The industry has splintered into a few sure bets and everything else. That isn’t helping guide us out of the iPhone era into whatever’s next.
Things were different in Silicon Valley in the distant year of 2012, when iPhone sales were skyrocketing and you could still buy a house in Palo Alto for less than $2 million. Back then, most restaurants had menus, not tasting menus. Chief executive officers could say something grandiose at a tech conference without worrying about getting mocked on HBO six months later by the Beavis and Butt-head guy. And a talented entrepreneur could walk into a venture capitalist’s office, say his startup was a mobile-first solution for pretty much any problem (payments! photos! blogging!), and walk out with a good-size seed investment. “That pitch was enough to get going,” says Roelof Botha, a partner with VC firm Sequoia Capital. “It’s not enough anymore.”
Botha should know. Over the past five years he’s been one of Silicon Valley’s most successful investors, thanks to early bets on such companies as Instagram, Tumblr, and Square, all successes owed to the mass adoption of smartphones. Now, though, smartphone growth rates are near zero in the U.S. and falling around the world. And while there are candidates to succeed the iPhone as the next revolutionary computing platform (wearable gadgets, virtual reality), none has made a compelling must-have argument to the mainstream.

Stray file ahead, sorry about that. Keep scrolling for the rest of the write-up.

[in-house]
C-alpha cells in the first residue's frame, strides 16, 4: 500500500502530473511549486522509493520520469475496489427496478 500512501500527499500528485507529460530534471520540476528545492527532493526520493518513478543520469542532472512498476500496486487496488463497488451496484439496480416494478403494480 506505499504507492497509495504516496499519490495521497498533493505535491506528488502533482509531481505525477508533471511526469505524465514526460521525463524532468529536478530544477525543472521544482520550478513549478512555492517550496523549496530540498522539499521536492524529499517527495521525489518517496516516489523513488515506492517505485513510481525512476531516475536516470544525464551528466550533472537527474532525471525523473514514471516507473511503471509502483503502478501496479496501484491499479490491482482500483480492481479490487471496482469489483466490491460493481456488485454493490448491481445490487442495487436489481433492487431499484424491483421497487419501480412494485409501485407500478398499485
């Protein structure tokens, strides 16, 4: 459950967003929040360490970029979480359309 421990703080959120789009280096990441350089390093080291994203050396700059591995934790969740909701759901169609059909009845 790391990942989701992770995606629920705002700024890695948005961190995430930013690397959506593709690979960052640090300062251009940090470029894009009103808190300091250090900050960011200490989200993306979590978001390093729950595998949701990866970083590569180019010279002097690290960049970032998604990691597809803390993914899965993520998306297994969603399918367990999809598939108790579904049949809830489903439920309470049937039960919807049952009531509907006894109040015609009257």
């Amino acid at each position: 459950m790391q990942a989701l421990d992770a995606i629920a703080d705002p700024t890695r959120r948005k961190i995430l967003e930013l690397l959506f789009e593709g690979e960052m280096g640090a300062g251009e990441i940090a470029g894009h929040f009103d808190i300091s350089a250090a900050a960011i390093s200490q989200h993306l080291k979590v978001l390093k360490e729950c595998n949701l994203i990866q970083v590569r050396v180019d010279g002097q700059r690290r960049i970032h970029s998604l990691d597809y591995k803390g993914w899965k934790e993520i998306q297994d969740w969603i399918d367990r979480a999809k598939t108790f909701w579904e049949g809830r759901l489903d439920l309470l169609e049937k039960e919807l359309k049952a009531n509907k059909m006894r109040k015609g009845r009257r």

That means fewer opportunities for entrepreneurs, at least in the short term. The Bloomberg U.S. Startups Barometer—an index that considers capital raised and number of deals, first financings, and successful acquisitions or initial public offerings—remains high by historical standards but has fallen 21 percent since November 2015.
Earlier this year, One Kings Lane, the online home goods retailer once worth almost $1 billion, sold itself to Bed Bath & Beyond, one of the companies it was supposed to displace, for just $12 million. Jawbone, the maker of sleek wearable fitness hardware once seen as a threat to Apple’s, has seen its value fall 50 percent. Since 2015, researcher CB Insights has counted 80 “down rounds,” instances of a startup accepting a reduced valuation to raise more venture funding. “There was this fog hanging over Silicon Valley in 2001,” says Botha, referring to the last big tech bust. “And there’s a fog hanging over it now. There’s no underlying wave of growth.”
Startups’ struggles to grow and woo venture capitalists are only half the story, though, because the VCs themselves are more flush than ever. With global interest rates low, Silicon Valley remains a safe-looking diversification strategy for investors, especially wealthy Middle Easterners and Russians with little regard for rates of return. These investors have poured money into new funds raised by the likes of Andreessen Horowitz and Kleiner Perkins Caufield & Byers. (Bloomberg LP, which owns Bloomberg Businessweek, is an investor in Andreessen Horowitz.)
A few years ago, a big VC fund might have had about $500 million to play with. Today, “big” means well over $1 billion. VCs raised $12 billion in the first quarter of 2016, which the industry’s trade group says marked a 10-year high. “The world has never seen an investment climate like this one,” says Bill Gurley, a partner with Benchmark who led the firm’s investment in Uber. “It’s hard to express how much money is out there.”